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-   -   Dowel Pin Stuck (http://www.advrider.com/forums/showthread.php?t=854838)

indr 01-11-2013 10:22 AM

Dowel Pin Stuck
 
The picture is of the bottom of the upper half of the crankcase.

(bottom half of the picture)
http://i.imgur.com/IdTN3.jpg

The dowel hooks onto the bearing on the driveshaft to prevent spinnage of the outer race of the bearing.

The dowel is supposed to be sticking out but it is some how lodged and flush with the case with no where to grab onto.

How to take out?

Twilight Error 01-11-2013 10:49 AM

If the pin is tight enough to not spin, try running a tap in there to grab it.

twinjet 01-11-2013 10:56 AM

Quote:

Originally Posted by indr (Post 20456208)
The picture is of the bottom of the upper half of the crankcase.


(bottom half of the picture)
http://i.imgur.com/IdTN3.jpg

The dowel hooks onto the bearing on the driveshaft to prevent spinnage of the outer race of the bearing.

The dowel is supposed to be sticking out but it is some how lodged and flush with the case with no where to grab onto.

How to take out?

If the dowel is hollow all its length, find a solid dowel that will just slip into the stuck hollow dowel, fill the cavity with oil then tap the solid dowel into the hollow dowel. Hydraulic pressure will force the hollow dowel out. (wear safety goggles).
If the stuck dowel is solid, drill a smaller diameter hole from the other side and use a suitably sized drift pin to drive the dowel out from above.

indr 01-11-2013 11:59 AM

The dowel is hollow all the way down. Where it sets in the crankcase, there is an oil passage drilled into the crankcase itself; i.e. there's no way to build up pressure.. So, using hydraulic pressure won't work.

Drilling a hole from the other side would mean drilling through the crankcase.

WRW9751 01-11-2013 12:01 PM

Snap and Mac make inside/outside pliers. A little heat and a pair of those pliers might just do the trick.

mouthfulloflake 01-11-2013 12:08 PM

drive a self tapping screw into it, and then use a slide hammer to pull the screw out, hopefully with the dowel pin on it.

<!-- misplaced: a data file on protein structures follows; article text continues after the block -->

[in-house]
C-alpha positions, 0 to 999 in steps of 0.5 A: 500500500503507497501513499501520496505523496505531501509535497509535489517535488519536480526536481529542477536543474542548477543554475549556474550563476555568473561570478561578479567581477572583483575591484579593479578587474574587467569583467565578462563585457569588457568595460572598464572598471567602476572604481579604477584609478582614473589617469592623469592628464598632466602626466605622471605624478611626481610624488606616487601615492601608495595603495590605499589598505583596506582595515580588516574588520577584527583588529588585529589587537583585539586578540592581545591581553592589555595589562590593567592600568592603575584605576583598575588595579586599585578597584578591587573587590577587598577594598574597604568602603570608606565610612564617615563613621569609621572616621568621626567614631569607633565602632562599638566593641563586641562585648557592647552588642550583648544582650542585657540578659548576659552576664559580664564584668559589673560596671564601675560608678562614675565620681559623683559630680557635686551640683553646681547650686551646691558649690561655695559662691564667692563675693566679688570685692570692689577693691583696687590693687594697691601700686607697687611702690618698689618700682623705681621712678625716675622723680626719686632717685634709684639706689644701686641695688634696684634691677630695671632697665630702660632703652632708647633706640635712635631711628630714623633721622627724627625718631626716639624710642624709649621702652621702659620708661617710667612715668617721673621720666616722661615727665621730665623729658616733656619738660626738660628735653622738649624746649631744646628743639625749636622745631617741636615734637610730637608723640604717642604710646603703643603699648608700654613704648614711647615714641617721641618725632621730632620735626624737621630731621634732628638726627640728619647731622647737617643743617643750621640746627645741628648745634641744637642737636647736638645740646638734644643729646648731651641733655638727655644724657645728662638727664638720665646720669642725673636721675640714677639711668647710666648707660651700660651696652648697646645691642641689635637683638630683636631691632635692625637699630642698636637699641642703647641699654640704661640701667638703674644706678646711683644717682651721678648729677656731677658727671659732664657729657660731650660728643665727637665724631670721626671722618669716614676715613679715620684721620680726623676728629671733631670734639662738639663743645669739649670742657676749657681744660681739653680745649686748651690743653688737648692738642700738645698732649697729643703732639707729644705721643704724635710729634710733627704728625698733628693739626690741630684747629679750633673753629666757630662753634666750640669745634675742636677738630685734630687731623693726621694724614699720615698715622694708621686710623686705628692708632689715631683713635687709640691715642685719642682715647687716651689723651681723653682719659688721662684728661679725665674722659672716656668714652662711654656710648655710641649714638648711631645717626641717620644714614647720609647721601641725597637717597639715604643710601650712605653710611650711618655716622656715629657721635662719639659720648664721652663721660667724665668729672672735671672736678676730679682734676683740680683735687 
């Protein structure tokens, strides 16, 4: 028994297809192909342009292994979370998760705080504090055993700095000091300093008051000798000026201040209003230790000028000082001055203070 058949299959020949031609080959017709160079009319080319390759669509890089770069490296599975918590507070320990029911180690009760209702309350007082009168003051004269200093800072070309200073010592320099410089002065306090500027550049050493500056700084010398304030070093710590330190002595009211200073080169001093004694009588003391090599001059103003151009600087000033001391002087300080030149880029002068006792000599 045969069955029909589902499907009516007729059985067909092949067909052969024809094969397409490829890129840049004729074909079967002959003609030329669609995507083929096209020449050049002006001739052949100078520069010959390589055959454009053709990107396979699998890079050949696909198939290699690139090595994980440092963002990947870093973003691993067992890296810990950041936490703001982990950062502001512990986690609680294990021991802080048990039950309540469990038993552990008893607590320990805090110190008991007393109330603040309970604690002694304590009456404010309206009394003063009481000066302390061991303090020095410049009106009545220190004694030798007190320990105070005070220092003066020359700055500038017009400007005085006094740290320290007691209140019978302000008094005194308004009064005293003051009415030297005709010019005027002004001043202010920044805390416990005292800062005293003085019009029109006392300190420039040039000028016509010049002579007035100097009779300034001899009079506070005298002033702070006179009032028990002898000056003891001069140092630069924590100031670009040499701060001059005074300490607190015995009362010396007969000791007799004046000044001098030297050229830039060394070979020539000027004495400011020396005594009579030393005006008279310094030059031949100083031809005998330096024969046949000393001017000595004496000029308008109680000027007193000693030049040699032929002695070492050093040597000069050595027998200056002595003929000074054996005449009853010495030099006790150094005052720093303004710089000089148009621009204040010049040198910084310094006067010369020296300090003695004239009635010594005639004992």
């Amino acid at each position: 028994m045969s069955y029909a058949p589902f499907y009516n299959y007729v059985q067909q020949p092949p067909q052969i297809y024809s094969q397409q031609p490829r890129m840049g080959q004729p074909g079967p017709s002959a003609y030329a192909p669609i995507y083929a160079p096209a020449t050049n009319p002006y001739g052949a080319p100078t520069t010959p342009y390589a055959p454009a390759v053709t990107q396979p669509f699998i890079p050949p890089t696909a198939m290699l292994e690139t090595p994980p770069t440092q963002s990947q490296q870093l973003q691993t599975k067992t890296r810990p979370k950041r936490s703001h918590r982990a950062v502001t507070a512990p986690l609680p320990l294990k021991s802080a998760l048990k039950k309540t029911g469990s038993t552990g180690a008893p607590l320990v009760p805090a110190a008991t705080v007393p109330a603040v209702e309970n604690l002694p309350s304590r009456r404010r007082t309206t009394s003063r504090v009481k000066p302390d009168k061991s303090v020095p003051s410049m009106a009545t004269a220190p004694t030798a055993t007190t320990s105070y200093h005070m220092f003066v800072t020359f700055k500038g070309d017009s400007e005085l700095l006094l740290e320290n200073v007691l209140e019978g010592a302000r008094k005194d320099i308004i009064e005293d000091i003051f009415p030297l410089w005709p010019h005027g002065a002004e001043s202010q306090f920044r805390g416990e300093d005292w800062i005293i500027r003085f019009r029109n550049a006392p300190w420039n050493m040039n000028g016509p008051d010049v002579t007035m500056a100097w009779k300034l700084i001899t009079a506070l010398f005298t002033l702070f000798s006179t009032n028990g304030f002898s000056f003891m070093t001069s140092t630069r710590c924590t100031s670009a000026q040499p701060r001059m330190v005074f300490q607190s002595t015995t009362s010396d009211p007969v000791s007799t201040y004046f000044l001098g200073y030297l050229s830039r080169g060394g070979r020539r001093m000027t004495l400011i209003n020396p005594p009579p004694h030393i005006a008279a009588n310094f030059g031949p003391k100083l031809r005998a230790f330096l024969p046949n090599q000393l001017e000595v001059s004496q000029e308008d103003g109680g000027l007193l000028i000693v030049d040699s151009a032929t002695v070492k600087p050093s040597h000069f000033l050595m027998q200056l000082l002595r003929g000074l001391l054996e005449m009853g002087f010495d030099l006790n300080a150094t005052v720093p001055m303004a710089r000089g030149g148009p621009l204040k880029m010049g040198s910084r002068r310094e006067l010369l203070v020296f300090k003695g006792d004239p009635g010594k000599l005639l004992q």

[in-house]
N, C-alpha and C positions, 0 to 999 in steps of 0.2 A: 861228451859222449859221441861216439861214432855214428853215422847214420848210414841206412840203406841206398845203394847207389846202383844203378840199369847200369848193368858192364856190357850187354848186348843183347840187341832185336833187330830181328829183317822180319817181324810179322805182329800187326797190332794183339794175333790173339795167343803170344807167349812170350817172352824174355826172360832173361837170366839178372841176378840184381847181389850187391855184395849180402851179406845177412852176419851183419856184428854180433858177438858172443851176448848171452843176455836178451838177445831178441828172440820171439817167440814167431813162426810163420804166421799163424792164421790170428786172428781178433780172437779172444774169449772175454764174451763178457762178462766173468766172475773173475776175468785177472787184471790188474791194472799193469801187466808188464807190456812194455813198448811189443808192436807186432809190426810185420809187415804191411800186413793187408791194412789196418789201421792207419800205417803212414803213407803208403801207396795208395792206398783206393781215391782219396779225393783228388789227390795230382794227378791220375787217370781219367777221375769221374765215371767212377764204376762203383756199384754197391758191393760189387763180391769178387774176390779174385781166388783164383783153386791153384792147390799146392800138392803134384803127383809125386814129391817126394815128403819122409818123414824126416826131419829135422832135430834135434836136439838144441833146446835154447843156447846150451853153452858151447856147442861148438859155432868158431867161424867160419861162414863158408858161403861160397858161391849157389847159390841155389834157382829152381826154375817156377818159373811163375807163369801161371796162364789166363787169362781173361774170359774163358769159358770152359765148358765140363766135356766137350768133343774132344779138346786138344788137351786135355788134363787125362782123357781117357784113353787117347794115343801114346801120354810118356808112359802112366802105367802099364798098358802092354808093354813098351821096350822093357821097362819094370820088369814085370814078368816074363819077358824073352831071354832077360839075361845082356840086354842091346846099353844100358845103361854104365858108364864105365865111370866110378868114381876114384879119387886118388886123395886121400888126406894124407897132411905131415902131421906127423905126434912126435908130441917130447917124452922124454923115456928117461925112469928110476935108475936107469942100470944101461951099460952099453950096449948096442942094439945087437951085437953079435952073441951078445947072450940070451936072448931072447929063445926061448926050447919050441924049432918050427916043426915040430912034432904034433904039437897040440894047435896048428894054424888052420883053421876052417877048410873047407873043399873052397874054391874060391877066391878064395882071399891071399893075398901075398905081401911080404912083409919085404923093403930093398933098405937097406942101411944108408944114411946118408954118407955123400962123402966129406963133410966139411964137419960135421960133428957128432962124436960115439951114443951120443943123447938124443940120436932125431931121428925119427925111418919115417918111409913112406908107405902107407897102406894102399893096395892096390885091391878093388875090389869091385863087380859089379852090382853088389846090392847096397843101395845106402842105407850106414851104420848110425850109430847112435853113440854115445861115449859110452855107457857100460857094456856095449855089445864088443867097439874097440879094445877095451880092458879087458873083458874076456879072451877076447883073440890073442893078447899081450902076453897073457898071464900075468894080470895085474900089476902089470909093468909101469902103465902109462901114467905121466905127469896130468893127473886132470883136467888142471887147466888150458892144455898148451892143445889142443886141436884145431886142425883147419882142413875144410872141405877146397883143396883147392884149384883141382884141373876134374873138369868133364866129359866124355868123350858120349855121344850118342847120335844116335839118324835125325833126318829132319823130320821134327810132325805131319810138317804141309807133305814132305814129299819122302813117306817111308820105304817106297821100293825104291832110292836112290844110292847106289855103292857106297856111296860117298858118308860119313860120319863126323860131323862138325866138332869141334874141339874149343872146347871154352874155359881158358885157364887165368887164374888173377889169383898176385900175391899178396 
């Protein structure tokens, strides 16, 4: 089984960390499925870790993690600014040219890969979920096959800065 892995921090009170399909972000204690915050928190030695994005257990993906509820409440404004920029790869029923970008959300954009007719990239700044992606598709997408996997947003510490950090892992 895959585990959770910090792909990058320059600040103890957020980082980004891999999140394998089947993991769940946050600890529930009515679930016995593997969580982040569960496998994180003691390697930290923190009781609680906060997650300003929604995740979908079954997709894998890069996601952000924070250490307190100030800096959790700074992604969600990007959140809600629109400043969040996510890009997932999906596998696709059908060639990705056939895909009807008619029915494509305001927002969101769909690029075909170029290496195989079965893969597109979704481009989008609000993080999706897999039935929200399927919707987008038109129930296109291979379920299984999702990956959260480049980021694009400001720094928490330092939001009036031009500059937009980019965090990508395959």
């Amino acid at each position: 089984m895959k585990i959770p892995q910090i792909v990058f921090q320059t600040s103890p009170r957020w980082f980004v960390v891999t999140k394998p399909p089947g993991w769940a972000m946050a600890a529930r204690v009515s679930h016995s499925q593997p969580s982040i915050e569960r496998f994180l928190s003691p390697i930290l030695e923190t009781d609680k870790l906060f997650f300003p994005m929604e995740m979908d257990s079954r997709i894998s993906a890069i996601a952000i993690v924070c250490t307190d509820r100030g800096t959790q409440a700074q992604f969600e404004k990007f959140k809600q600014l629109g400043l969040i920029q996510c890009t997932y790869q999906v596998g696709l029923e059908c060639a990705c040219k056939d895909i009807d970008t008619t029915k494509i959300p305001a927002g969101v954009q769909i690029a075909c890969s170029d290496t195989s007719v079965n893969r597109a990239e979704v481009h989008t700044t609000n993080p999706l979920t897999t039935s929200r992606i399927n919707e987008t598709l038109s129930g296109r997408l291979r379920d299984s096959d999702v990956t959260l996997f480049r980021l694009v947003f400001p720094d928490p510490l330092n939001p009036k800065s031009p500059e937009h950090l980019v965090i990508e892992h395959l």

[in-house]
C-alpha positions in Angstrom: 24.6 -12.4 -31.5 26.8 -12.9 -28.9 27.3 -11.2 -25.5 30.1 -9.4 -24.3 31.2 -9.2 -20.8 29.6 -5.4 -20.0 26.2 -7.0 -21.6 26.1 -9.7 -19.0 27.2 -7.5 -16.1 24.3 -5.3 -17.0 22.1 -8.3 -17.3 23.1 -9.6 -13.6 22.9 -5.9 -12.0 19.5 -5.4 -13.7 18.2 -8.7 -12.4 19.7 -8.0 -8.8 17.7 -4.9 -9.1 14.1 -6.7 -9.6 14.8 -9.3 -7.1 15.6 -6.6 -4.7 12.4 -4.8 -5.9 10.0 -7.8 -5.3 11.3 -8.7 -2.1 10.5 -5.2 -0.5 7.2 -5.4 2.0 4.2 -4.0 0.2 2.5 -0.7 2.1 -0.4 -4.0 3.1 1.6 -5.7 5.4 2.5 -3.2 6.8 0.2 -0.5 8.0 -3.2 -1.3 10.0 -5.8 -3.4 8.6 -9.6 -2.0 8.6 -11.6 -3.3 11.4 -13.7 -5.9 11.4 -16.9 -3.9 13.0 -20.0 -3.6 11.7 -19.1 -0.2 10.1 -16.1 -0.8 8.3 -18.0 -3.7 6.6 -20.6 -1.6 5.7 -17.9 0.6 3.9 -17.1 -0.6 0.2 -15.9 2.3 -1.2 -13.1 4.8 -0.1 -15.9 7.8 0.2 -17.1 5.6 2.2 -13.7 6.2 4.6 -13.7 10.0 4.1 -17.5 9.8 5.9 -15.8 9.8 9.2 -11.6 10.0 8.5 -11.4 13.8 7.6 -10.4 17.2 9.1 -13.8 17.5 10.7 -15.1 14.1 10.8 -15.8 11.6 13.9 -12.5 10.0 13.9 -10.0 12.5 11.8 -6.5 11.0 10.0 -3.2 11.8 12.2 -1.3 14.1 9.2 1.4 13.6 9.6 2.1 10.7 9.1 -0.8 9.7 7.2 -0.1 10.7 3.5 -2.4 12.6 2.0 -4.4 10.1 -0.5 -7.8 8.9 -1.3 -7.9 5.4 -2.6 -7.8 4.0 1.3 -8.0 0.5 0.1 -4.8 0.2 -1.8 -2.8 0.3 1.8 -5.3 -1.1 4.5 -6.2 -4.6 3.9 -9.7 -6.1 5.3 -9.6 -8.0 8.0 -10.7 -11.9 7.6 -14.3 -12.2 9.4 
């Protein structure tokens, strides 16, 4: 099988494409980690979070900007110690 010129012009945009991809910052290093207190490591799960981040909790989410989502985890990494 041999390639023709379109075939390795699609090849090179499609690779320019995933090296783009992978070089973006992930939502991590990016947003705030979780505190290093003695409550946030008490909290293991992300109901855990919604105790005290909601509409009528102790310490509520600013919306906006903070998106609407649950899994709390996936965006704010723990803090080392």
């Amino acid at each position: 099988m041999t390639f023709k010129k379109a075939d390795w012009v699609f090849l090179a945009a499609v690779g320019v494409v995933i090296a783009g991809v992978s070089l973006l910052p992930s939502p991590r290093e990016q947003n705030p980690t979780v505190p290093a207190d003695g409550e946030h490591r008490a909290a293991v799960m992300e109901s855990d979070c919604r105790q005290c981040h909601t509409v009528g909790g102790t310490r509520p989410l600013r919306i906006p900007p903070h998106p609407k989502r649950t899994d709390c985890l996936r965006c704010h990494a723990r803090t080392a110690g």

bomber60015 01-11-2013 12:09 PM

Quote:

Originally Posted by indr (Post 20457212)
The dowel is hollow all the way down. Where it sets in the crankcase, there is an oil passage drilled into the crankcase itself; i.e. there's no way to build up pressure.. So, using hydraulic pressure won't work.

Drilling a hole from the other side would mean drilling through the crankcase.

then find a tap of the appropriate size, and be prepared to destroy it . . . . sometimes, an easy out (or similar) will rotate teh pin enough that it begins to walk out on it's own . . ..

indr 01-11-2013 12:09 PM

Quote:

Originally Posted by WRW9751 (Post 20457228)
Snap and Mac make inside/outside pliers. A little heat and a pair of those pliers might just do the trick.

Do you mean circlip pliers? I have those, the tips are too big to fit. The inside diameter of the dowel is only ~3.35 mm.

indr 01-11-2013 12:14 PM

It is also not possible to send something inside to hook the dowel from the bottom and pull it out because the oil passage the dowel sits on has a diameter small than the inside diameter of the dowel.

I tired drilling (deWalt bits) the dowel from the top to maybe crack and break it and fish out the pieces but it seems to be made out of really hard steel.

twinjet 01-11-2013 12:19 PM

Quote:

Originally Posted by indr (Post 20457212)
The dowel is hollow all the way down. Where it sets in the crankcase, there is an oil passage drilled into the crankcase itself; i.e. there's no way to build up pressure.. So, using hydraulic pressure won't work.

Drilling a hole from the other side would mean drilling through the crankcase.

Is this a car engine crankcase? Is the oil galley plugged above the dowel? Sometimes oil galleys are drilled then plugged at one end.

indr 01-11-2013 12:26 PM

Bike engine. The first pic might have been a bit confusing so here' another:

http://i.imgur.com/5TgAS.jpg

The hole in which the dowel rests is machined into the crankcase. And that hole is flow through.

indr 01-11-2013 12:37 PM

Also JB Weld doesn't seem to stick to it very well.

Twilight Error 01-11-2013 12:44 PM

Quote:

Originally Posted by indr (Post 20457548)
Also JB Weld doesn't seem to stick to it very well.

Your best bet is a tap or an Easy-Out. The tap will create swarf that will need to be controlled, The easy-out may jam the pin tighter against the bore.

bomber60015 01-11-2013 12:48 PM

dowel pins ARE made of stern stuff . . . . . . .drilling will be messy . . . . try to get it to turn

sieg 01-11-2013 12:53 PM

Easy out to grab and turn the dowel, while heating the aluminum case. The case will expand faster and greater than the steel dowel therefor freeing the dowel.<?xml:namespace prefix = o ns = "urn:schemas-microsoft-com:office:office" /><o:p></o:p>


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